369 F2d 940 Markham v. Holt
369 F.2d 940
Watson W. MARKHAM, Appellant,
James HOLT, Appellee.
United States Court of Appeals Fifth Circuit.
Dec. 13, 1966.
Philip D. Beall, Pensacola, Fla., for appellant.
Robert P. Gaines, Pensacola, Fla., for appellee.
Before RIVES, THORNBERRY and AINSWORTH, Circuit Judges.
THORNBERRY, Circuit Judge:
This is an appeal from an order of the district court granting a motion for summary judgment on the issue of liability in a personal injury action arising out of a collision involving appellee's automobile and a railroad motor car operated by appellant. Appellant instituted this diversity action against appellee for injuries sustained in the accident, and appellee filed a counterclaim to recover damages to his automobile. On the basis of depositions of both parties and various exhibits stipulated into evidence, appellee moved for summary judgment on appellant's claim of liability, and, similarly, appellant moved for summary judgment on appellee's counterclaim. The trial court entered an order granting both motions on the ground that each party was barred from recovery because of his contributory negligence-- appellant, for failing to maintain a proper lookout and for failing to give a warning signal prior to crossing that portion of the railway tracks intersecting the highway, and appellee, for failing to maintain a proper lookout. On this appeal, appellant contends that the trial court erred in granting appellee's motion for summary judgment.1
At the outset we must consider the contention that the appeal in this case should be dismissed because notice of appeal was filed prior to the entry of the final judgment. The opinion and order of the trial court granting both motions for summary judgment was filed July 16, 1965. Appellant filed his notice of appeal August 6, 1965, designating the 'final order and/or judgment entered in the above cause on July 16, 1965.' Four days thereafter, on August 10, 1965, a separate document embodying the final judgment and signed by the trial judge was filed. Under these circumstances, appellee asserts that since 28 U.S.C. 1291 limits our appellate jurisdiction to final decisions of the district courts, the appeal before us must be dismissed as premature because at the date appellant filed his notice of appeal no final judgment 'set forth on a separate document'2 had been entered from which to prosecute an appeal.3 Fully cognizant of the statutory limitations placed upon our appellate jurisdiction, we are nevertheless convinced that to entertain the instant appeal is not to exceed the permissible bounds of our jurisdictional powers.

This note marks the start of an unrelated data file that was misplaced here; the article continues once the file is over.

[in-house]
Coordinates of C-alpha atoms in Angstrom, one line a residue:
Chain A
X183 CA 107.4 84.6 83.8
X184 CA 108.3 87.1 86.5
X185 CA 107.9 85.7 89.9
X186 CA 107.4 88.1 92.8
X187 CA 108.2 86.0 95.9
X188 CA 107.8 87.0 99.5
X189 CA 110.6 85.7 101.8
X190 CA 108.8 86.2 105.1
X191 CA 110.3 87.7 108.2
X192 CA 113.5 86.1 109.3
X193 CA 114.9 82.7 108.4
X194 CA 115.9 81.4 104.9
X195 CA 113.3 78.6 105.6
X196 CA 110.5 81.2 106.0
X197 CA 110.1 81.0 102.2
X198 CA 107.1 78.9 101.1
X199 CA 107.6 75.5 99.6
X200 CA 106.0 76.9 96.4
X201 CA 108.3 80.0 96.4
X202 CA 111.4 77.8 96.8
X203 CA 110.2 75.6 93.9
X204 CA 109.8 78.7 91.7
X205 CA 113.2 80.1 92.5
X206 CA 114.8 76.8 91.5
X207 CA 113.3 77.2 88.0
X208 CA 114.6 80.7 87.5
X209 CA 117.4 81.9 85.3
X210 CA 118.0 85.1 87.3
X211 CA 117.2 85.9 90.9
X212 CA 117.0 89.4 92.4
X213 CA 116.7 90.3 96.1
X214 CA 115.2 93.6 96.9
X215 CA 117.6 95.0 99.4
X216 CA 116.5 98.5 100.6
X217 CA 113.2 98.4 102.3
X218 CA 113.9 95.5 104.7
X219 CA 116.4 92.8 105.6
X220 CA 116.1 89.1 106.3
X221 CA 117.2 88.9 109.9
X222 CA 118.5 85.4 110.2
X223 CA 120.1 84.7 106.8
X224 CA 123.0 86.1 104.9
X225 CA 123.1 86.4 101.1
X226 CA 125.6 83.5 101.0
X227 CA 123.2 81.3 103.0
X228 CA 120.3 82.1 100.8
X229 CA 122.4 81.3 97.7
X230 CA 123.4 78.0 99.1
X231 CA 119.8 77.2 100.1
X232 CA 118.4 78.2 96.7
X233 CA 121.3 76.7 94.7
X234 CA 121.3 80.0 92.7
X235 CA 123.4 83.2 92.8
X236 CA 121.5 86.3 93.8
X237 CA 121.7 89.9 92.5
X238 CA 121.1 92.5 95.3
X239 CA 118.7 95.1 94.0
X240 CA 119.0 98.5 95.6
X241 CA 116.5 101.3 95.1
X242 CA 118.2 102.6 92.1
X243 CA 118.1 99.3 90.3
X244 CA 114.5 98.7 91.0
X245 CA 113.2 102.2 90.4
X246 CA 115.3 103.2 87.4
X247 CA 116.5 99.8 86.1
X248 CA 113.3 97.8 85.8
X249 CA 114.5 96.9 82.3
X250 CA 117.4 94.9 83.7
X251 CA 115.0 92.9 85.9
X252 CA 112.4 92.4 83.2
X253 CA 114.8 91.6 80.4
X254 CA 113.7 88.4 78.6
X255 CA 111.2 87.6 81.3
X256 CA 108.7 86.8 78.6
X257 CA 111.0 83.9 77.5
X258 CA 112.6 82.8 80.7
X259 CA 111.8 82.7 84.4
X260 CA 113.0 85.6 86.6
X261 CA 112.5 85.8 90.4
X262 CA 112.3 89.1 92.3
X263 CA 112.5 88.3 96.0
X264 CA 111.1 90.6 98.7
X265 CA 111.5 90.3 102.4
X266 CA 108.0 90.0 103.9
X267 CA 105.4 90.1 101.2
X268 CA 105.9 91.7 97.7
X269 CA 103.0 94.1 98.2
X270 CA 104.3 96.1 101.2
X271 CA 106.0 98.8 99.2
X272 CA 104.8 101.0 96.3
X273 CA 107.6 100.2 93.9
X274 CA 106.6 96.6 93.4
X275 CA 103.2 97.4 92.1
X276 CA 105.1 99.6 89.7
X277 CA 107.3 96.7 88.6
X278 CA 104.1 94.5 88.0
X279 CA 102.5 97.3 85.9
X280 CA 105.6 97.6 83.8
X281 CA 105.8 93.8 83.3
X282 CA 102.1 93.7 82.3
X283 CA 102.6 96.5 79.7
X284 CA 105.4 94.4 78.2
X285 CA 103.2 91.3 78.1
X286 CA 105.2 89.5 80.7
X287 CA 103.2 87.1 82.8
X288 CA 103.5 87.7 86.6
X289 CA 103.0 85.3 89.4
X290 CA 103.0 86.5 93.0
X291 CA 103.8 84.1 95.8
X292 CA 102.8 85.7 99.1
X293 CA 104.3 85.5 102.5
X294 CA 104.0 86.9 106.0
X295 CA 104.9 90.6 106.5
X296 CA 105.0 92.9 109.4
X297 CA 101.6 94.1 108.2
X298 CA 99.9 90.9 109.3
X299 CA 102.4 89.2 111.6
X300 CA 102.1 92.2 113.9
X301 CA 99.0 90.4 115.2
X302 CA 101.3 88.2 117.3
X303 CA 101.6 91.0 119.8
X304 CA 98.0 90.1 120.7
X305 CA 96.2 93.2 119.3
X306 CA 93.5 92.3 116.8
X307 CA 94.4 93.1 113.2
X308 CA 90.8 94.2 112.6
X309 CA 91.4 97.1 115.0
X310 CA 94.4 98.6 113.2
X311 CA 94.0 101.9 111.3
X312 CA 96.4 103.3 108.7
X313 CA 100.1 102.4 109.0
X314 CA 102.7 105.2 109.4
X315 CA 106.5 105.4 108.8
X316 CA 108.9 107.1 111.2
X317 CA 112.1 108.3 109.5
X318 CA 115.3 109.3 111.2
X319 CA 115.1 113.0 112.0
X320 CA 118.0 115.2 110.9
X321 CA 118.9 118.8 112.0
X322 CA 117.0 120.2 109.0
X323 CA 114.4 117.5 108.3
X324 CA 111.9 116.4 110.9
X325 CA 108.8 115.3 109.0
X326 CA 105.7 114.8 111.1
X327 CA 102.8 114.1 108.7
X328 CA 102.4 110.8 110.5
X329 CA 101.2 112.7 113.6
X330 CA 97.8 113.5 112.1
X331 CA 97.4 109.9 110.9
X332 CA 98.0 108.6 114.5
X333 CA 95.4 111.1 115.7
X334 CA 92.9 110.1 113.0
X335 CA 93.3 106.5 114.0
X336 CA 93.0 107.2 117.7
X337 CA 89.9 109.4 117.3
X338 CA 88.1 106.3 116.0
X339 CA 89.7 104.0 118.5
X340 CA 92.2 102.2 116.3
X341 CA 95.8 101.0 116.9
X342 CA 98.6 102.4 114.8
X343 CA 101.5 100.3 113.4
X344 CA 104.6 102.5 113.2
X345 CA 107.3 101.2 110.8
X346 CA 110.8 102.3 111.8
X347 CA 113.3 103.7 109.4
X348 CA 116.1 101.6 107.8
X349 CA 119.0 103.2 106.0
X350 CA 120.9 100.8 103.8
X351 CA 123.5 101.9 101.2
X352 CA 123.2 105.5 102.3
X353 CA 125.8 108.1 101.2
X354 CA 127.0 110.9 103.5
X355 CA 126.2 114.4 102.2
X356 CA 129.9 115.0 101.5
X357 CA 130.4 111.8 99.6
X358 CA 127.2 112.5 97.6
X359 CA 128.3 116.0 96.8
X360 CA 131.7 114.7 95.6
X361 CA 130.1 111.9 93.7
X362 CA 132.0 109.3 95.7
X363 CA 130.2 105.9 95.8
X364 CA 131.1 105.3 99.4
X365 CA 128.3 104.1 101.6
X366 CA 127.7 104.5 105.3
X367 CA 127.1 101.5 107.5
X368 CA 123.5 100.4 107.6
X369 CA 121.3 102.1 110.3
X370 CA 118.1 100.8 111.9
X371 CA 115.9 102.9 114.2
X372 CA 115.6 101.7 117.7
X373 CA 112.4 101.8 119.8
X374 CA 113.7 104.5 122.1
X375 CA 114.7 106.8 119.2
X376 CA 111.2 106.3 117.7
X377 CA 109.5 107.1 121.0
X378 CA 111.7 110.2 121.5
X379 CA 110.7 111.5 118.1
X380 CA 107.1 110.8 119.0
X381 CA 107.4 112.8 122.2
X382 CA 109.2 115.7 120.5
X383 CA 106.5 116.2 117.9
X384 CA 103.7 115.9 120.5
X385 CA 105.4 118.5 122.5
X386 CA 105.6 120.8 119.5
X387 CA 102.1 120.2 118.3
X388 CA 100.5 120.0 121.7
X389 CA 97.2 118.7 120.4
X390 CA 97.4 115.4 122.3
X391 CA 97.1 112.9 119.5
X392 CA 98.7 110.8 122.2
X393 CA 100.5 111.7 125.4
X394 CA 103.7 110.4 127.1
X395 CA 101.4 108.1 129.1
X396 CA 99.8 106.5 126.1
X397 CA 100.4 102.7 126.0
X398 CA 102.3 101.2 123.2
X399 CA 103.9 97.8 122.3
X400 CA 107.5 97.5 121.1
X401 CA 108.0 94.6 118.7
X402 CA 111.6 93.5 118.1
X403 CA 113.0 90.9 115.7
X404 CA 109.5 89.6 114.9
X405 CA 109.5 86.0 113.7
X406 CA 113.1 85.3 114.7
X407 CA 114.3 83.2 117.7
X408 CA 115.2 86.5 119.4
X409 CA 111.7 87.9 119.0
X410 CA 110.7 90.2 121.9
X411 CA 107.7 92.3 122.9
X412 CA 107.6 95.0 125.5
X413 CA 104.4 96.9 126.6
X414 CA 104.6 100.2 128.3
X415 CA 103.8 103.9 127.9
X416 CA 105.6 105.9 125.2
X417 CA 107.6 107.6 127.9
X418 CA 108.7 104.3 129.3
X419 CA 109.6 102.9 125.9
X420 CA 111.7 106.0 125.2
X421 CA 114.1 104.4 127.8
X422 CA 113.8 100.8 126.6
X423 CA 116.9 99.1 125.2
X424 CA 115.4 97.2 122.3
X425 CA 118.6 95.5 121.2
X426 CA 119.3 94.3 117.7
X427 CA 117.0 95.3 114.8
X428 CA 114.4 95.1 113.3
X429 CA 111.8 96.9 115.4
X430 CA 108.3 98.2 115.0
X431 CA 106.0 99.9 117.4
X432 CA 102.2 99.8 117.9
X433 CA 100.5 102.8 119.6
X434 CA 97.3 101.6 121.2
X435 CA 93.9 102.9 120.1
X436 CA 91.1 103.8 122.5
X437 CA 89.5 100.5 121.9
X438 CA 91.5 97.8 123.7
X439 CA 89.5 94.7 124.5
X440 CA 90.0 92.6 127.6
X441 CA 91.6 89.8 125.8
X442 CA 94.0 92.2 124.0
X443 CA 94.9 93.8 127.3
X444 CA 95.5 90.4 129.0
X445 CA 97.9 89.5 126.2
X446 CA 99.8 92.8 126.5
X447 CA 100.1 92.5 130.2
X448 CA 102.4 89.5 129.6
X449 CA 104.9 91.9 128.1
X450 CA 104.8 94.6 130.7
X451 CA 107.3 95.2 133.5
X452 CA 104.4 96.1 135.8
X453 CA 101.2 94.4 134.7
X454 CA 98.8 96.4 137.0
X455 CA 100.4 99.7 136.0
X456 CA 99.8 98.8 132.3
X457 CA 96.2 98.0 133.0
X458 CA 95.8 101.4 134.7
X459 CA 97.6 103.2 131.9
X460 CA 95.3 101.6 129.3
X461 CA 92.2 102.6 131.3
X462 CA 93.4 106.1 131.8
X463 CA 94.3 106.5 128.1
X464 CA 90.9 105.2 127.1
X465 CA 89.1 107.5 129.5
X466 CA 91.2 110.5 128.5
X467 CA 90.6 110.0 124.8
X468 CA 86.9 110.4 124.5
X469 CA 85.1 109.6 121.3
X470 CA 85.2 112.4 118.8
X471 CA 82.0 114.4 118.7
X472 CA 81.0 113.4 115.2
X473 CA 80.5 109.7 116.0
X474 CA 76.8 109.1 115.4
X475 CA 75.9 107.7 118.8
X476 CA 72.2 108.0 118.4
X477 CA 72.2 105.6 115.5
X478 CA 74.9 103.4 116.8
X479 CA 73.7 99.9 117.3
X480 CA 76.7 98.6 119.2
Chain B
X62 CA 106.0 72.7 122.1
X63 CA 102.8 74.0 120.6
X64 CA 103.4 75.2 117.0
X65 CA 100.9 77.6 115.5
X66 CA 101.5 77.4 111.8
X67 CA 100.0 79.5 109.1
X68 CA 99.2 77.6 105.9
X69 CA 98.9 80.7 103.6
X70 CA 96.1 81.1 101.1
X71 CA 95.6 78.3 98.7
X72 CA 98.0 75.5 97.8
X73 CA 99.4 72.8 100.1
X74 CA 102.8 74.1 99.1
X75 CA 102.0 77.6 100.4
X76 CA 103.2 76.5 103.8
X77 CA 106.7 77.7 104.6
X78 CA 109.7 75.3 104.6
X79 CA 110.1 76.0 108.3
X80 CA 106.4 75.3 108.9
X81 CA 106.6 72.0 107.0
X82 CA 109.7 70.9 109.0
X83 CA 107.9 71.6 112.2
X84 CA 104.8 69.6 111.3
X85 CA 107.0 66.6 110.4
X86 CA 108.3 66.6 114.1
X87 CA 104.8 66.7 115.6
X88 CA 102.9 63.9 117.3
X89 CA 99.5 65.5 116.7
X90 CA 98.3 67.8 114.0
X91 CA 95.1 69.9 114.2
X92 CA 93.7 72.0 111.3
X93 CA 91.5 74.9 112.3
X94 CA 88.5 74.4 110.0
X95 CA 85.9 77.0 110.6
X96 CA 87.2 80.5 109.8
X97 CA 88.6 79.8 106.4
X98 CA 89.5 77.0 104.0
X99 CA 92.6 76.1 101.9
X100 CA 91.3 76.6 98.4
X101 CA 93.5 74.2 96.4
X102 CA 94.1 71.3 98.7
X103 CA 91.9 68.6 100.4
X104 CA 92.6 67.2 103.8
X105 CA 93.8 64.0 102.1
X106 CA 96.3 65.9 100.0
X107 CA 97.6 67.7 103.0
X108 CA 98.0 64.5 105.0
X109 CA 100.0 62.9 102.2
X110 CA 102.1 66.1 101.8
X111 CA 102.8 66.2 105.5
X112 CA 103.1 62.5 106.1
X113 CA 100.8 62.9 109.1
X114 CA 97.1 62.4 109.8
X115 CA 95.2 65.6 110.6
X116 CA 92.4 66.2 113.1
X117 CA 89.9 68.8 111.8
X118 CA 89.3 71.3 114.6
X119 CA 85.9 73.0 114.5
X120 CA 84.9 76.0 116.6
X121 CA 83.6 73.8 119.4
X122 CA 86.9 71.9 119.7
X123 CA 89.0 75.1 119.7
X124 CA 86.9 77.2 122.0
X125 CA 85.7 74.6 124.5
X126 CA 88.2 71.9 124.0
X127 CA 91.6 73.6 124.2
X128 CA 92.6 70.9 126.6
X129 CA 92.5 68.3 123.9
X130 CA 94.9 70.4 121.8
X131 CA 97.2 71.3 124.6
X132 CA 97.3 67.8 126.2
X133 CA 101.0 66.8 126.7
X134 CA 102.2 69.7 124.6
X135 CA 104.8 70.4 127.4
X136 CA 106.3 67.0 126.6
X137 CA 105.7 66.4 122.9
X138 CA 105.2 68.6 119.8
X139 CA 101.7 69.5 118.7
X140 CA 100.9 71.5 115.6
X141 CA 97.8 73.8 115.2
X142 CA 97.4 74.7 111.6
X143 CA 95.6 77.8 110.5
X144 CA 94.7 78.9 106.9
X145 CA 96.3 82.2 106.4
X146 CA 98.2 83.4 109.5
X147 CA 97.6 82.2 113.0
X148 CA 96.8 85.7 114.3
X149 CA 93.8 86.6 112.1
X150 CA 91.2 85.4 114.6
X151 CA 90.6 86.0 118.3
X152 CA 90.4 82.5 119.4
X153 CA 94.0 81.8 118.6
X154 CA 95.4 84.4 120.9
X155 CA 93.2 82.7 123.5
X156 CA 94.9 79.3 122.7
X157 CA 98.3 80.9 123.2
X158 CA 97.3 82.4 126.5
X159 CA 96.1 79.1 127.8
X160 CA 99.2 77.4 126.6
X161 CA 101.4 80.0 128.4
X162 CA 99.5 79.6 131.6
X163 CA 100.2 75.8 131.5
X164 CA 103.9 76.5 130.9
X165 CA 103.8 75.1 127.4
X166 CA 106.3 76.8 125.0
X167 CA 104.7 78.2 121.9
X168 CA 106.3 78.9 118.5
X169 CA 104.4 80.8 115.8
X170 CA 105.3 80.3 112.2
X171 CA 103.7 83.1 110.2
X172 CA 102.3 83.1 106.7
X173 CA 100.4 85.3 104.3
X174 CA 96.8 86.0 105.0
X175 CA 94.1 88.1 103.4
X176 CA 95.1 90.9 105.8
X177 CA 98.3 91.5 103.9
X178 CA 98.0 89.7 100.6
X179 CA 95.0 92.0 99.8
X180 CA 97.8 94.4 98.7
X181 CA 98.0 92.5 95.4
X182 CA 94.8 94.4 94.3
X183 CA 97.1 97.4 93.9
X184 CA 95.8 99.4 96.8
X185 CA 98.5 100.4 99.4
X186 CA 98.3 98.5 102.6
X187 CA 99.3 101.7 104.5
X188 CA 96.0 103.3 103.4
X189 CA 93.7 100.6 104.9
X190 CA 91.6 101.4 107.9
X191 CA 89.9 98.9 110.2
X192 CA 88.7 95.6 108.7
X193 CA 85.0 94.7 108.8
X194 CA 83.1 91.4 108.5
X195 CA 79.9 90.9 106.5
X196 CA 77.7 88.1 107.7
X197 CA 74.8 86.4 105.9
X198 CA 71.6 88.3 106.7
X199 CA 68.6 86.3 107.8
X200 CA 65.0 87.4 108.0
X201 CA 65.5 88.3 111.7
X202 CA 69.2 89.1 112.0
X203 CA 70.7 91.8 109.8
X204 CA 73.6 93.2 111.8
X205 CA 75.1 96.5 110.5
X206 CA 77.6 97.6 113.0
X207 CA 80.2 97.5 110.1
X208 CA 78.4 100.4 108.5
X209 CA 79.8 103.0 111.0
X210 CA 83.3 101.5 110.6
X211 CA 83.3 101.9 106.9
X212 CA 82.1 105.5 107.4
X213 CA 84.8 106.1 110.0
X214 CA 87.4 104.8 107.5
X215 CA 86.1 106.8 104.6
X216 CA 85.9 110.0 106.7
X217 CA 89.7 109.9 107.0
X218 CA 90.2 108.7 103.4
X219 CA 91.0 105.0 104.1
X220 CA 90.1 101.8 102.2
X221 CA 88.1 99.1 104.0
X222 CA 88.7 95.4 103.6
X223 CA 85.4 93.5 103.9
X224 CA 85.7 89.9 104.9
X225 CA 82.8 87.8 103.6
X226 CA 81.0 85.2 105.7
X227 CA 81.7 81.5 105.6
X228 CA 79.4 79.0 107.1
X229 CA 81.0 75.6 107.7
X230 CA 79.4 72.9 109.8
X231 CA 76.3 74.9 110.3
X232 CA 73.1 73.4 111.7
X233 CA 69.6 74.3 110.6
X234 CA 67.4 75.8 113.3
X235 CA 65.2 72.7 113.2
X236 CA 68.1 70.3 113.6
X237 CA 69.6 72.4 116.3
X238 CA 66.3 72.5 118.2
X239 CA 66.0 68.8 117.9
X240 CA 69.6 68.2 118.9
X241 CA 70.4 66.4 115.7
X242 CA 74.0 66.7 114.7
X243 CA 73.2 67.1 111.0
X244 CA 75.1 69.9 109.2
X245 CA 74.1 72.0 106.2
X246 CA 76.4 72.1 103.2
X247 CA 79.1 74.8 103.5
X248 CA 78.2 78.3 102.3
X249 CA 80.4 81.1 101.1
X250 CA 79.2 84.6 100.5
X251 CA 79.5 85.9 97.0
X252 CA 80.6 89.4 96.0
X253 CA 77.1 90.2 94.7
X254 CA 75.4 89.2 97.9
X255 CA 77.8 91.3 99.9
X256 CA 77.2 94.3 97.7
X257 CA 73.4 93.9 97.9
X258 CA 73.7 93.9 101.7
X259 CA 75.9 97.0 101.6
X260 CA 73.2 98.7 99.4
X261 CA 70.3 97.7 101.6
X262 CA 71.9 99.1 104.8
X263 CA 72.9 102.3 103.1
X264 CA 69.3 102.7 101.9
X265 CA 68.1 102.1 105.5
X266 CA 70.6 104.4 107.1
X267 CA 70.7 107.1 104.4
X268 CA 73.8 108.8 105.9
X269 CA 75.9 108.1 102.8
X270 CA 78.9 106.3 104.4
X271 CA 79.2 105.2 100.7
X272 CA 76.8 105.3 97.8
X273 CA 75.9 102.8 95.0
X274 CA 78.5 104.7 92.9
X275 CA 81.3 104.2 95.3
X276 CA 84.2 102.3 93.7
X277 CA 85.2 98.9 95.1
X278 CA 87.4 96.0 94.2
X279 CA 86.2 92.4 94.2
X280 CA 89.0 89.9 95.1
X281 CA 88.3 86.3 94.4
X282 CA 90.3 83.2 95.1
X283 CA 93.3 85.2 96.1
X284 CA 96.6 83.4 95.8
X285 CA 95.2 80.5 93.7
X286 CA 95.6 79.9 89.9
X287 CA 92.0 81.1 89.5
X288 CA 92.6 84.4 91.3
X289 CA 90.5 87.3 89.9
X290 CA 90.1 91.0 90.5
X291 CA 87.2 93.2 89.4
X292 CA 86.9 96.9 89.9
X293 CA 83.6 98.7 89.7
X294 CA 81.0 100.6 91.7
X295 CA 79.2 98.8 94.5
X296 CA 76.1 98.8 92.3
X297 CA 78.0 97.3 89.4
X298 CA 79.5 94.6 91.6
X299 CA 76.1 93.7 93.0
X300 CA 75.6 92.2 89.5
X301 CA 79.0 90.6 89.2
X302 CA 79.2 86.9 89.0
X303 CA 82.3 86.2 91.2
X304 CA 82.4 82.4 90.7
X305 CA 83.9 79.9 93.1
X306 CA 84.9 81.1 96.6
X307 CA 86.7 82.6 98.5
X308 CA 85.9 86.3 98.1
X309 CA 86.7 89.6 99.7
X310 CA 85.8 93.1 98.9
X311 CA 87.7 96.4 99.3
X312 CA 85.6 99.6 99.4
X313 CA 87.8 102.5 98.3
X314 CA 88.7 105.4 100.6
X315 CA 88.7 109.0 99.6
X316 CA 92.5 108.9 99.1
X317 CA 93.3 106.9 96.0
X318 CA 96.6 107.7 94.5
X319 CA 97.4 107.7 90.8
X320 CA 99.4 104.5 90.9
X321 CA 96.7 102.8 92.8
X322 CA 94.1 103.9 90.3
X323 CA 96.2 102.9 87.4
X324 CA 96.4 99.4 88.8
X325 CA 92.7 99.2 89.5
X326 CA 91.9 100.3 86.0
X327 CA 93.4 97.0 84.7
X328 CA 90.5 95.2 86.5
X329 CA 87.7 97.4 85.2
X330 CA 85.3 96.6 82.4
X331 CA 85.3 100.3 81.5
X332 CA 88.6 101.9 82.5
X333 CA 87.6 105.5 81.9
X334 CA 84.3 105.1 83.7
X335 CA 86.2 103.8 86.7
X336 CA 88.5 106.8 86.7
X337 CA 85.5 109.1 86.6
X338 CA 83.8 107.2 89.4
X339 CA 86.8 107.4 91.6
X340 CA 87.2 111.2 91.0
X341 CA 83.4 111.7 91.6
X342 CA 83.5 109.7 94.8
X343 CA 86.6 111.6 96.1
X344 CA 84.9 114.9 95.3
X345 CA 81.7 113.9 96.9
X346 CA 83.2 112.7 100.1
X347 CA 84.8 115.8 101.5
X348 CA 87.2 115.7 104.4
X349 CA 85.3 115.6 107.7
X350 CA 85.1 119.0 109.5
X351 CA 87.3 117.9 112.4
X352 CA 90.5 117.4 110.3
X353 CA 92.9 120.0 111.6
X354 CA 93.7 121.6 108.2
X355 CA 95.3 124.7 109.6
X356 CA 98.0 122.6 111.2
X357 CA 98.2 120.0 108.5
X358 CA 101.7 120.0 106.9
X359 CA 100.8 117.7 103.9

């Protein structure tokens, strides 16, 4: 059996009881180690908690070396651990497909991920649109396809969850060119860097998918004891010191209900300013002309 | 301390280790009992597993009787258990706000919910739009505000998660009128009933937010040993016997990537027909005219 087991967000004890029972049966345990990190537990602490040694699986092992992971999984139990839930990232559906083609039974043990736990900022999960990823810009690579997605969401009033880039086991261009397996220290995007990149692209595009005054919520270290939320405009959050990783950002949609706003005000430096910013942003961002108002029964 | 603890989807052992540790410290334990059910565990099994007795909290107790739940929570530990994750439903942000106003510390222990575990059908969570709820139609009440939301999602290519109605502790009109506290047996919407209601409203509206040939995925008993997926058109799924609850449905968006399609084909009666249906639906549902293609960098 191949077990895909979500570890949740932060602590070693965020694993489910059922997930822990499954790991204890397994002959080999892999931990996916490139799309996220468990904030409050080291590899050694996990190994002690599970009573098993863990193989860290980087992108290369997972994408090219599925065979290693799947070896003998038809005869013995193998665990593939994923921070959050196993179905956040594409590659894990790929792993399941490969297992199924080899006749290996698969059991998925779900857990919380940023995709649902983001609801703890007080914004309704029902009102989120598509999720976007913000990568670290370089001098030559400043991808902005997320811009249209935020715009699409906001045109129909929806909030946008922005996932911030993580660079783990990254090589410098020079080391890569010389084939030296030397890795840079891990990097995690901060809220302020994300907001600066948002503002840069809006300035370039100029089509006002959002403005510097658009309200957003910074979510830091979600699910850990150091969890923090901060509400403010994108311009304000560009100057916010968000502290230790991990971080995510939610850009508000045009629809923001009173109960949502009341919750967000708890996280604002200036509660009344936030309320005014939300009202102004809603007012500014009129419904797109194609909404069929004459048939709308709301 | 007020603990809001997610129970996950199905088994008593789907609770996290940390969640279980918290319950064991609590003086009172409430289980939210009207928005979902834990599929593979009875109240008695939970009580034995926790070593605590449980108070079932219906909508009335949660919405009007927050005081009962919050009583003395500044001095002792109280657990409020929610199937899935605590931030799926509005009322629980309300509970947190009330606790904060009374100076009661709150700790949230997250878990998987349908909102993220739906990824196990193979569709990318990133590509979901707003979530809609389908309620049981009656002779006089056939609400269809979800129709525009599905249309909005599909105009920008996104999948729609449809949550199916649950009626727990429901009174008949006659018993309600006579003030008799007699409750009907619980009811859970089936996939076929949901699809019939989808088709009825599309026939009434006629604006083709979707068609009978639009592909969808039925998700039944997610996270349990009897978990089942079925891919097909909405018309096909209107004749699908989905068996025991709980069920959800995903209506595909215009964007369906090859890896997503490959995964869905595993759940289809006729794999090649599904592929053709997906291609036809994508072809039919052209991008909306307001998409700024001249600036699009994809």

This Court has consistently adhered to the policy of exercising all proper means to prevent the loss of valuable rights when the validity of an appeal is challenged not because something was done too late, but rather because it was done too soon. Avery v. Fischer, 5th Cir. 1966,360 F.2d 719, 723; Carter v. Campbell, 5th Cir. 1960, 285 F.2d 68; Bates v. Batte, 5th Cir. 1951, 187 F.2d 142, 143, cert. denied, 342 U.S. 815, 72 S.Ct. 29, 96 L.Ed. 616.4 The basic policy considerations underlying the limitation that a final judgment is a prerequisite to appealability are the excessive inconvenience and costs occasioned by piecemeal review on the one hand, and the danger of denying justice by needless delay on the other. Gillespie v. United States Steel Corp., 1964, 379 U.S. 148, 152-153, 85 S.Ct. 308, 311, 13 L.Ed.2d 199, 203; In re Forstner Chain Corp., 1st Cir. 1949, 177 F.2d 572, 575. The purpose of requiring the filing of a timely notice of appeal is to advise the opposing party that an appeal is being taken from a specific judgment, and such notice should therefore contain sufficient information so as not to prejudice or mislead the appellee. Wilson v. Southern Ry., 5th Cir. 1945, 147 F.2d 165. The assumption of jurisdiction in the instant case, we are convinced, does not violate the spirit of the final-judgment rule nor the notice-of-appeal requirements. This Circuit has long been committed to the rule that where, as in the instant case, it is obvious that the overriding intent was effectively to appeal, and no prejudice will result to the appellee, we are justified in treating the appeal as from a final judgment. See United States v. Stromberg, 5th Cir. 1955, 227 F.2d 903, 904; Atlantic Coast Line Ry. v. Mims, 5th Cir. 1952, 199 F.2d 582, 583, accord, Donovan v. Esso Shipping Co., 3d Cir. 1958, 259 F.2d 65, cert. denied, 1959, 359 U.S. 907, 79 S.Ct. 583, 3 L.Ed.2d 572. Here, the final judgment embodying the trial court's order was filed four days subsequent to appellant's notice of appeal. This being the only judgment rendered in the case, there could be no misunderstanding as to the nature of the judgment being appealed from.5 The notice of appeal filed on August 6 was still on file on August 10 when the document embodying the final judgment was filed and gave ample notice, after that date as well as before, of the specific judgment being challenged. In a criminal case involving a similar premature appeal, the Supreme Court has ruled that such irregularity is governed by Rule 52(a), which provides 'Any error, defect, irregularity or variance which does not affect substantial rights shall be disregarded.' Lemke v. United States, 1953, 346 U.S. 325, 74 S.Ct. 1, 98 L.Ed. 3. In reaching the conclusion that the defect in the instant appeal is not sufficiently substantial to deprive us of jurisdiction, we would be amiss in failing to urge strongly that in future cases involving premature action of this character another appeal should be perfected after entry of the formal judgment within the time allowed by law. See Moore, Federal Practice and Procedure P52.11(3), at 2689. With regard to the instant appeal, however, 'it is too late in the day and entirely contrary to the spirit of the Federal Rules of Civil Procedure for decisions on the merits to be avoided on the basis of such mere technicalities. * * * The Rules themselves provide that they are to be construed 'to secure the just, speedy, and inexpensive determination of every action.' Rule 1.' Foman v. Davis, 1962, 371 U.S. 178, 181, 83 S.Ct. 227, 230, 9 L.Ed.2d 222, 225; see Bros Inc. v. W. E. Grace Mfg. Co., 5th Cir. 1963, 320 F.2d 594, 601; Keohane v. Swarco, Inc., 6th Cir. 1963, 320 F.2d 429. Accordingly, we will proceed to the merits of this controversy.